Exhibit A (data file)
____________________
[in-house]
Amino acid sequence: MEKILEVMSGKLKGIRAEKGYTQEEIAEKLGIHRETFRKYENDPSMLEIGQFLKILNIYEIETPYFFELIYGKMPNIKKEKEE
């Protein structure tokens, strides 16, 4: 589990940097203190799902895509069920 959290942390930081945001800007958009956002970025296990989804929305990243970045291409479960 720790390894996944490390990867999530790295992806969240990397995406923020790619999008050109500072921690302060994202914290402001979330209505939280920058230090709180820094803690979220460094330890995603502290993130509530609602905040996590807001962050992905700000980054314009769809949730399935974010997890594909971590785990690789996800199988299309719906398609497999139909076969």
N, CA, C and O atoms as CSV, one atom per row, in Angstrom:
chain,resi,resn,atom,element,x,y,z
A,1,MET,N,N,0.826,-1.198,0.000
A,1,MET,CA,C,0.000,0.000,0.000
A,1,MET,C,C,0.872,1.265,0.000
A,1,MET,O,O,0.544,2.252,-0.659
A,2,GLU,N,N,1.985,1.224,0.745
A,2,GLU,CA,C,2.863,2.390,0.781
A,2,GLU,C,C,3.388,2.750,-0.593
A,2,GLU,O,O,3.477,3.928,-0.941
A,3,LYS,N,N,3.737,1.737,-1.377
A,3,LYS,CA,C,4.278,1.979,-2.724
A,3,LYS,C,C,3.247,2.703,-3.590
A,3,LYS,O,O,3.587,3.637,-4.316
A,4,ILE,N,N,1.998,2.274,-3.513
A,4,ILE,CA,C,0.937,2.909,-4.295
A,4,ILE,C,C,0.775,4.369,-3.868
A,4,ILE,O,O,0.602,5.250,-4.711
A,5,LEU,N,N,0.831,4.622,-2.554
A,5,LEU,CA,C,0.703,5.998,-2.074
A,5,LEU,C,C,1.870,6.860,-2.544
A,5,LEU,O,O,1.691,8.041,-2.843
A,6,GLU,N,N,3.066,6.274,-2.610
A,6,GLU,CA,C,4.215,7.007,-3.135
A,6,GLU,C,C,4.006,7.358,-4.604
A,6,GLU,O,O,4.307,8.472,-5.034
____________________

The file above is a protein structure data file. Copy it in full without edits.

[in-house]
Amino acid sequence: MEKILEVMSGKLKGIRAEKGYTQEEIAEKLGIHRETFRKYENDPSMLEIGQFLKILNIYEIETPYFFELIYGKMPNIKKEKEE
């Protein structure tokens, strides 16, 4: 589990940097203190799902895509069920 959290942390930081945001800007958009956002970025296990989804929305990243970045291409479960 720790390894996944490390990867999530790295992806969240990397995406923020790619999008050109500072921690302060994202914290402001979330209505939280920058230090709180820094803690979220460094330890995603502290993130509530609602905040996590807001962050992905700000980054314009769809949730399935974010997890594909971590785990690789996800199988299309719906398609497999139909076969």
N, CA, C and O atoms as CSV, one atom per row, in Angstrom:
chain,resi,resn,atom,element,x,y,z
A,1,MET,N,N,0.826,-1.198,0.000
A,1,MET,CA,C,0.000,0.000,0.000
A,1,MET,C,C,0.872,1.265,0.000
A,1,MET,O,O,0.544,2.252,-0.659
A,2,GLU,N,N,1.985,1.224,0.745
A,2,GLU,CA,C,2.863,2.390,0.781
A,2,GLU,C,C,3.388,2.750,-0.593
A,2,GLU,O,O,3.477,3.928,-0.941
A,3,LYS,N,N,3.737,1.737,-1.377
A,3,LYS,CA,C,4.278,1.979,-2.724
A,3,LYS,C,C,3.247,2.703,-3.590
A,3,LYS,O,O,3.587,3.637,-4.316
A,4,ILE,N,N,1.998,2.274,-3.513
A,4,ILE,CA,C,0.937,2.909,-4.295
A,4,ILE,C,C,0.775,4.369,-3.868
A,4,ILE,O,O,0.602,5.250,-4.711
A,5,LEU,N,N,0.831,4.622,-2.554
A,5,LEU,CA,C,0.703,5.998,-2.074
A,5,LEU,C,C,1.870,6.860,-2.544
A,5,LEU,O,O,1.691,8.041,-2.843
A,6,GLU,N,N,3.066,6.274,-2.610
A,6,GLU,CA,C,4.215,7.007,-3.135
A,6,GLU,C,C,4.006,7.358,-4.604
A,6,GLU,O,O,4.307,8.472,-5.034